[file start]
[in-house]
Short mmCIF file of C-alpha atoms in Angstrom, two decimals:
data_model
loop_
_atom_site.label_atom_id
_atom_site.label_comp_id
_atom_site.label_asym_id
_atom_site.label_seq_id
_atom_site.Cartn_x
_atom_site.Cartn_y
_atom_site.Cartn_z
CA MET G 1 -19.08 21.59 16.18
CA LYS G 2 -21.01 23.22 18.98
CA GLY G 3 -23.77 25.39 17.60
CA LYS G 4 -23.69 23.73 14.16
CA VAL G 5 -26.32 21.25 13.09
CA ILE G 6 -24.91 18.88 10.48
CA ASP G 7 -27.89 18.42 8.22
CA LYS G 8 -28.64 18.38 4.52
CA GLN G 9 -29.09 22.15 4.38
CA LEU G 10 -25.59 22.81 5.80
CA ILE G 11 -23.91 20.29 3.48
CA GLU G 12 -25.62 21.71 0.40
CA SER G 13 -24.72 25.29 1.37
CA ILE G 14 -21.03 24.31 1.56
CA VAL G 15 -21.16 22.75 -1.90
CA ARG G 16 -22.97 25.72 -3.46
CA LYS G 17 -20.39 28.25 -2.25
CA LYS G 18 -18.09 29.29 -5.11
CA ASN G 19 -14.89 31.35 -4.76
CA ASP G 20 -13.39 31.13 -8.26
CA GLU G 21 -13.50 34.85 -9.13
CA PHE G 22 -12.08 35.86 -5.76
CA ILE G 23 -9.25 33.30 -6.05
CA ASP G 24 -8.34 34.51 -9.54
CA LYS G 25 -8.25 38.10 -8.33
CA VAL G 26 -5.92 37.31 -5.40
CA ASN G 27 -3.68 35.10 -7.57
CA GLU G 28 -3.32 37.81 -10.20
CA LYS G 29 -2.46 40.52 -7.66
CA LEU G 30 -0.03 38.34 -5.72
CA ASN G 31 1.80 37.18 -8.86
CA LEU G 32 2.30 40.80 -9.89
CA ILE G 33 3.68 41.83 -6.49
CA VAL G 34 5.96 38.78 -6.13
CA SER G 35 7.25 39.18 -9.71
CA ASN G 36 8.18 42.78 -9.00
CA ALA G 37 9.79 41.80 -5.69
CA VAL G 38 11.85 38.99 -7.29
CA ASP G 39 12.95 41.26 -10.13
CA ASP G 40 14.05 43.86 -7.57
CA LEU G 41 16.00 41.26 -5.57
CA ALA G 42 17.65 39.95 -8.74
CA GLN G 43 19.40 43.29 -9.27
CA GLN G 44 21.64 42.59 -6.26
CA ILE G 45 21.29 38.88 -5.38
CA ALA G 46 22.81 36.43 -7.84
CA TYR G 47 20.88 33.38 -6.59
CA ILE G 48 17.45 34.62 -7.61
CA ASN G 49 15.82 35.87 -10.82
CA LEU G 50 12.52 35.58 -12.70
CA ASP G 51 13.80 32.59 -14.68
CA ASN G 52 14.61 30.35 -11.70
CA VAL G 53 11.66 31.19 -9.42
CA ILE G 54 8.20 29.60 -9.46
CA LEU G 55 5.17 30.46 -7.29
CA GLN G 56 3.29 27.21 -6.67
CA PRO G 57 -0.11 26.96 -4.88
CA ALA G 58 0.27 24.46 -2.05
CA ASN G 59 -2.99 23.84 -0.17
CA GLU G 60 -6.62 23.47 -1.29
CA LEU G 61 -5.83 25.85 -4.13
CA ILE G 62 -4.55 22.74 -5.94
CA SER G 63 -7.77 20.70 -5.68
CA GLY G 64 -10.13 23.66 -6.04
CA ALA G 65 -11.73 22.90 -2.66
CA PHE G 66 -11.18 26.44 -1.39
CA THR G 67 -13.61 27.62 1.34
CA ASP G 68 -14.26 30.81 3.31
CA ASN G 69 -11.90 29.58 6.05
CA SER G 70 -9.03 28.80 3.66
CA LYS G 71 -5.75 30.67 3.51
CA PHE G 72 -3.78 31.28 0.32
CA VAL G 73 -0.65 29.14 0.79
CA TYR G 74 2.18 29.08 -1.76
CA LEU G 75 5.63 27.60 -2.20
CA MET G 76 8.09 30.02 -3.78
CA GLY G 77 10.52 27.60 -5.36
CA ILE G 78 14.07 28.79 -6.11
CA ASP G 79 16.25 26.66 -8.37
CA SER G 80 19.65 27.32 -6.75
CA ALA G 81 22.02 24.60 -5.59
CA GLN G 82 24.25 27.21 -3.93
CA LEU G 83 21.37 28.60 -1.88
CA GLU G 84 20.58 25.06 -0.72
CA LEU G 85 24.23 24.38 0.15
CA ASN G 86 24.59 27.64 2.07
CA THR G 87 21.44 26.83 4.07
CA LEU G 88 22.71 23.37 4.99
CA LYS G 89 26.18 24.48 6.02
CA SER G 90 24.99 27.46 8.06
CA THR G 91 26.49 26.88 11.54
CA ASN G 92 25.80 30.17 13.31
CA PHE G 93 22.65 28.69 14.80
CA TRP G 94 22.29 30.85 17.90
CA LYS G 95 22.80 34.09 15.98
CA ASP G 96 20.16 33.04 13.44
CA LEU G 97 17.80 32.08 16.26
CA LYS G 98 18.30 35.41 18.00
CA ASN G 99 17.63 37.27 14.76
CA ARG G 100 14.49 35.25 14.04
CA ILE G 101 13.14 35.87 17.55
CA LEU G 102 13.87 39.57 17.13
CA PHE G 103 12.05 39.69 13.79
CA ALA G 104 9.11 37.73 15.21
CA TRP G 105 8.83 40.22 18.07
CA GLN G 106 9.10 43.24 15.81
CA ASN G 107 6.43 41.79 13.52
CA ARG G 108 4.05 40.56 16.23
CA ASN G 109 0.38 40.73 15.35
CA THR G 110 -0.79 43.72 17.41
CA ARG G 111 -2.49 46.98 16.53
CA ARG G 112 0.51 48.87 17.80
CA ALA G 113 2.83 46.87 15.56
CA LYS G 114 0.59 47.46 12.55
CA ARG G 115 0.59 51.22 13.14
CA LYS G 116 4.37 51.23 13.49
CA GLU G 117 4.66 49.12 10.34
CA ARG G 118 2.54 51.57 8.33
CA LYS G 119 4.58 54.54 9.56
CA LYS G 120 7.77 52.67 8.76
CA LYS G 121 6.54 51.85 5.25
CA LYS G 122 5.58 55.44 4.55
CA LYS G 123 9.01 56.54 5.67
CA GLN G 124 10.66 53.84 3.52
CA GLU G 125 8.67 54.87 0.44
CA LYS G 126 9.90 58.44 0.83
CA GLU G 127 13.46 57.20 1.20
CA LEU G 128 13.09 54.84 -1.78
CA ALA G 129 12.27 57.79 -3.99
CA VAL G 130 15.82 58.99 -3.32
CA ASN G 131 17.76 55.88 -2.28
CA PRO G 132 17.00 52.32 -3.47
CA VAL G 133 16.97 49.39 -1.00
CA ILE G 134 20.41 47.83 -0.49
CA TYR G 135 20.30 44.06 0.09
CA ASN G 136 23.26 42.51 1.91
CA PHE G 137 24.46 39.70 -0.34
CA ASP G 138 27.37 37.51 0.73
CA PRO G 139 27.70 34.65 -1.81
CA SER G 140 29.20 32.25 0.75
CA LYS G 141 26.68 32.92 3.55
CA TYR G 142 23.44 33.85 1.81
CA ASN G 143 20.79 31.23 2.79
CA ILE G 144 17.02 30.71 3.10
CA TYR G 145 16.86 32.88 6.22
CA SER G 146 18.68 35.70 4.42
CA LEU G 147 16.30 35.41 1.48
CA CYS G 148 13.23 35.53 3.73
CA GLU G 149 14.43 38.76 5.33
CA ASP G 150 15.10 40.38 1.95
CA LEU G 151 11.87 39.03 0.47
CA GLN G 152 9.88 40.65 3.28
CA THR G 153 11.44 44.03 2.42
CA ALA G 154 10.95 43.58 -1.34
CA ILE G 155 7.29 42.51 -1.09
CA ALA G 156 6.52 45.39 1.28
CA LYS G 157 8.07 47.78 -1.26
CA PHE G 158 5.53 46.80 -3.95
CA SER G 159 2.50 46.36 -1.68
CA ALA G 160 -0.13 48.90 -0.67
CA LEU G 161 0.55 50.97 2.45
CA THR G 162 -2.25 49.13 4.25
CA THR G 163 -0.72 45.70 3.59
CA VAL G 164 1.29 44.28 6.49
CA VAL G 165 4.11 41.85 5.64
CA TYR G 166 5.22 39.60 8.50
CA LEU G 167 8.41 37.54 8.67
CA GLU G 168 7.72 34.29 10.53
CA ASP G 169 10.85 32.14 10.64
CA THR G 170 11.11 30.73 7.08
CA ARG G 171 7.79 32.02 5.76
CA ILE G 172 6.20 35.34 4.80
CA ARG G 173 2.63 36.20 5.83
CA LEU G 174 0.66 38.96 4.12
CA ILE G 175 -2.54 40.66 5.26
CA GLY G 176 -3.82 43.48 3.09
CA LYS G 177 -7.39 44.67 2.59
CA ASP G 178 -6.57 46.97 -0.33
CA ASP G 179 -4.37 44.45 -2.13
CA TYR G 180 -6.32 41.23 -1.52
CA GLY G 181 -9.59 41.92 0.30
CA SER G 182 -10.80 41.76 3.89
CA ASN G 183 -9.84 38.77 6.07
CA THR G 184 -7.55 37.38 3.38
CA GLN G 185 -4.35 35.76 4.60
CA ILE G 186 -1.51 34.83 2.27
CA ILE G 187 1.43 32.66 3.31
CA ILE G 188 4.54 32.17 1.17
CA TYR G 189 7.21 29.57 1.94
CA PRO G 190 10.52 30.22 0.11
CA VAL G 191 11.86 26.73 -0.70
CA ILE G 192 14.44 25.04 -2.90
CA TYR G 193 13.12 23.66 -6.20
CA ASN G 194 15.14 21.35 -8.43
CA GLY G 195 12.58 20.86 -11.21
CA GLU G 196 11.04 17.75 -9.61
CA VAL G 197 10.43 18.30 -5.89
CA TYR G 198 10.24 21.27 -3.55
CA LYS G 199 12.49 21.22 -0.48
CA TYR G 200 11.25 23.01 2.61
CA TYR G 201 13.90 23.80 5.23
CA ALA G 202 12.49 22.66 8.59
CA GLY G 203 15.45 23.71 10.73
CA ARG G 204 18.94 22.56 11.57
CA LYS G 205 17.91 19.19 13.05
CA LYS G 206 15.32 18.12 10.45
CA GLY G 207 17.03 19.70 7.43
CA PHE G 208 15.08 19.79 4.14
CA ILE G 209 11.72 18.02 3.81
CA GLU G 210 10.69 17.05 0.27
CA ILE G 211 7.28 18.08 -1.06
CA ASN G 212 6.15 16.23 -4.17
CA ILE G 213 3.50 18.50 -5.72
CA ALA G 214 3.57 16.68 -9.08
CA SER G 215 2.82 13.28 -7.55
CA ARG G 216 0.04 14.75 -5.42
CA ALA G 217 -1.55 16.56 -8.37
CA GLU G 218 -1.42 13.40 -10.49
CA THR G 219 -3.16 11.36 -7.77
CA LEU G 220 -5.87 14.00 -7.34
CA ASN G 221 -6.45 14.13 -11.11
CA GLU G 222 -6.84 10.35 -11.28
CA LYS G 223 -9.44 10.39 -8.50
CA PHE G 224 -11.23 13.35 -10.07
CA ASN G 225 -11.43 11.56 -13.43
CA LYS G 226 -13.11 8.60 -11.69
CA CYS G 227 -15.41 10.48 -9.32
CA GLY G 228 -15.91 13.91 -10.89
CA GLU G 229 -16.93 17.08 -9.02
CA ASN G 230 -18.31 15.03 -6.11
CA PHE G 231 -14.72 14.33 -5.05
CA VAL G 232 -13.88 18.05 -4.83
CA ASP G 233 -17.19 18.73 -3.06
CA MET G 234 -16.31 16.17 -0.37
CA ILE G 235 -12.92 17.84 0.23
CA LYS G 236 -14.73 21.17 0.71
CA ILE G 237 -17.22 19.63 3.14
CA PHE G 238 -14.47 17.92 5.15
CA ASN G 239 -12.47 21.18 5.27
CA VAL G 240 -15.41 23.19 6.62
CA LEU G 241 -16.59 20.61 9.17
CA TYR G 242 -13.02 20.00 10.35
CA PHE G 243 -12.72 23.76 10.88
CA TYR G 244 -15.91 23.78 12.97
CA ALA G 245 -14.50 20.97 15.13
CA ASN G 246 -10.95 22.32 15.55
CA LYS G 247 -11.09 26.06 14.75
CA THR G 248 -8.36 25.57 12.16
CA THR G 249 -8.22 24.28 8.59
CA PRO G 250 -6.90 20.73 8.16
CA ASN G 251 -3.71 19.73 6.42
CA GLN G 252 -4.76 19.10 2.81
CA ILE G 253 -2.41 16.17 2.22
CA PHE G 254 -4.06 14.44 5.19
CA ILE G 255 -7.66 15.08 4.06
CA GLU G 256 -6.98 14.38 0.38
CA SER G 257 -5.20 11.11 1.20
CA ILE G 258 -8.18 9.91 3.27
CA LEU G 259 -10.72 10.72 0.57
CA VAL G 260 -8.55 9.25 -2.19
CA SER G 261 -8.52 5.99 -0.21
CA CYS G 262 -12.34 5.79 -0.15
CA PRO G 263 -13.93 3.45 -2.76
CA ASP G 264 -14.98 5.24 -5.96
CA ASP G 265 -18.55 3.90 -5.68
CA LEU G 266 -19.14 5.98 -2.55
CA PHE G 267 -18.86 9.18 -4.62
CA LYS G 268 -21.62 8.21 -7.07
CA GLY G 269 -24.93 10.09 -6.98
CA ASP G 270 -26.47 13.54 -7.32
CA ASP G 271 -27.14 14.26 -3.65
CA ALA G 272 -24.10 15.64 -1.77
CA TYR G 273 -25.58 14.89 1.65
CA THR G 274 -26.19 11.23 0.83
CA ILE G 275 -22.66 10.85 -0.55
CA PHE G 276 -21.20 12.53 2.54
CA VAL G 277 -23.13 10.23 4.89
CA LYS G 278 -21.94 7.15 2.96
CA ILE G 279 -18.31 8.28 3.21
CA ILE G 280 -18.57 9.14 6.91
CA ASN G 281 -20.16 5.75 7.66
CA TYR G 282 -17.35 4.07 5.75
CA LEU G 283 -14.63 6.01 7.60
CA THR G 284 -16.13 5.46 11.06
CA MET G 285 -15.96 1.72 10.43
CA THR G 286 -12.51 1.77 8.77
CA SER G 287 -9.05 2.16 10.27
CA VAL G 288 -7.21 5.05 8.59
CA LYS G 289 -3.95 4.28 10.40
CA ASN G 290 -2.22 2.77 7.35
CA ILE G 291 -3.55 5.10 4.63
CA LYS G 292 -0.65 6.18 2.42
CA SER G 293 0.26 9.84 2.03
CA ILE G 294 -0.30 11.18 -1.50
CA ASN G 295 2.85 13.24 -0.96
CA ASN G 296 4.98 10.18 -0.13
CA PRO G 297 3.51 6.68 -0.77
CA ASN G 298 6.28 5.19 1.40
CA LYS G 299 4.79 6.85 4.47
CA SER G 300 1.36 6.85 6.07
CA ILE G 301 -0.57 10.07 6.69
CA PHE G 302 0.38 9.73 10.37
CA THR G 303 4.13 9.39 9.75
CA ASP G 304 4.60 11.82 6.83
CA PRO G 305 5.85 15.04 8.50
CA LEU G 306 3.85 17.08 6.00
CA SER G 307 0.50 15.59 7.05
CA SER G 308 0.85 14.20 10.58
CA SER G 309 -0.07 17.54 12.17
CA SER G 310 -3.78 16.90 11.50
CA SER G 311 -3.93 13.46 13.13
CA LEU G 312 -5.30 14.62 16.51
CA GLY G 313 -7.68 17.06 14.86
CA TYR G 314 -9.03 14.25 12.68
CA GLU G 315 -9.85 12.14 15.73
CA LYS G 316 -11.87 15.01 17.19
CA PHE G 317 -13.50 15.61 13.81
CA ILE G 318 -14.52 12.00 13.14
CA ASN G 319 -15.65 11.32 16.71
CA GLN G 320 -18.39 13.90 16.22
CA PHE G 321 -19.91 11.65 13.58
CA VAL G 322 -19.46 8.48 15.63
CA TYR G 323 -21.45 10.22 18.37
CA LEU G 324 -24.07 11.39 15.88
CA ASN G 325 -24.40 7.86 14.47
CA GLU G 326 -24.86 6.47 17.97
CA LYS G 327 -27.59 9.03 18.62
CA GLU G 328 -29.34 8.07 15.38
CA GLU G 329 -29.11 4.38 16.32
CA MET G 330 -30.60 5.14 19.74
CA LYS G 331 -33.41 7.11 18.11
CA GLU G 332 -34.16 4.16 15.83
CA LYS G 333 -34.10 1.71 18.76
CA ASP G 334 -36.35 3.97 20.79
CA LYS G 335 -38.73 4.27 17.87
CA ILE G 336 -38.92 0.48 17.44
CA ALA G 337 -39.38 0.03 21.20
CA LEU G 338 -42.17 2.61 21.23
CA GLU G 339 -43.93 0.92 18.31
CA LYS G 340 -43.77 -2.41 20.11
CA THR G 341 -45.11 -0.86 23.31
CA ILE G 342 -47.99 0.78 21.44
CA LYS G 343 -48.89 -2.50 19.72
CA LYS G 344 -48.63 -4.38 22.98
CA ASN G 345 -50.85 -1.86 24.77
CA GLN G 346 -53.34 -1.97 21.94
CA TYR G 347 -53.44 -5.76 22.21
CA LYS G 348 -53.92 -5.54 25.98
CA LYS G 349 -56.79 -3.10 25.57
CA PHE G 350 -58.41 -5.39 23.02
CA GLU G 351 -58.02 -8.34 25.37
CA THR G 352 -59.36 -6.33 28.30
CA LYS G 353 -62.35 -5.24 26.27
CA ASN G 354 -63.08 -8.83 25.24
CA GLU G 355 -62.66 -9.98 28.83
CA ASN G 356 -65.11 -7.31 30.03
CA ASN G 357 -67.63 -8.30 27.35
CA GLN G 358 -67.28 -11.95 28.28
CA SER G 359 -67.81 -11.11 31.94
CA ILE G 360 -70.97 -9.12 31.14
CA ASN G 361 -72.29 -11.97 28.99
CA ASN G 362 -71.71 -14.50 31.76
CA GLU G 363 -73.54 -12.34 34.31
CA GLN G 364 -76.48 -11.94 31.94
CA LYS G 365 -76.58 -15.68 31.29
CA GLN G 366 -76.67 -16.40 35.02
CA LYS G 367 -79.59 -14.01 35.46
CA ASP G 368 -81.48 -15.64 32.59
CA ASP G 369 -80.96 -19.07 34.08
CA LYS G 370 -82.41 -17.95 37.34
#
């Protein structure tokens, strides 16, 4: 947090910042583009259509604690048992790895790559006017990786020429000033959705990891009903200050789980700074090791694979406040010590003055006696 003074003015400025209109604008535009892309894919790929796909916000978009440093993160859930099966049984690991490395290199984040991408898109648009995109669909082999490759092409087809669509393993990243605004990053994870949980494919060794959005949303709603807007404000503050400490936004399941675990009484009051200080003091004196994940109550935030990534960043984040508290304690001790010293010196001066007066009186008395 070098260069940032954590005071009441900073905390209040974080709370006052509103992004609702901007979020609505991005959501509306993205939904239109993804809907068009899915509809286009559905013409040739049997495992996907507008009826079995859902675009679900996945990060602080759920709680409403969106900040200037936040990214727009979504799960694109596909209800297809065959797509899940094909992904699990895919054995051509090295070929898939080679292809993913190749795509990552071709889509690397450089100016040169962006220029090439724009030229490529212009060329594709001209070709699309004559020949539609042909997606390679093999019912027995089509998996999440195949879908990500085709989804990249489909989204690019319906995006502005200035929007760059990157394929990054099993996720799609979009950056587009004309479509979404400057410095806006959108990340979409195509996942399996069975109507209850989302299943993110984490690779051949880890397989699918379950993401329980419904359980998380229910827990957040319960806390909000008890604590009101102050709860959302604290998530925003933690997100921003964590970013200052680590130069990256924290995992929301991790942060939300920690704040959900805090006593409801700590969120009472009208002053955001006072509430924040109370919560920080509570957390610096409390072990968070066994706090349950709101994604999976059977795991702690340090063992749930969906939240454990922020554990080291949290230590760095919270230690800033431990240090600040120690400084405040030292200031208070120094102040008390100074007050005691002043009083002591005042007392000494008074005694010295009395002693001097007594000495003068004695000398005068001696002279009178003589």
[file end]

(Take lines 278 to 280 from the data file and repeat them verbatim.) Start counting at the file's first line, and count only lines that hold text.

CA PHE G 267 -18.86 9.18 -4.62
CA LYS G 268 -21.62 8.21 -7.07
CA GLY G 269 -24.93 10.09 -6.98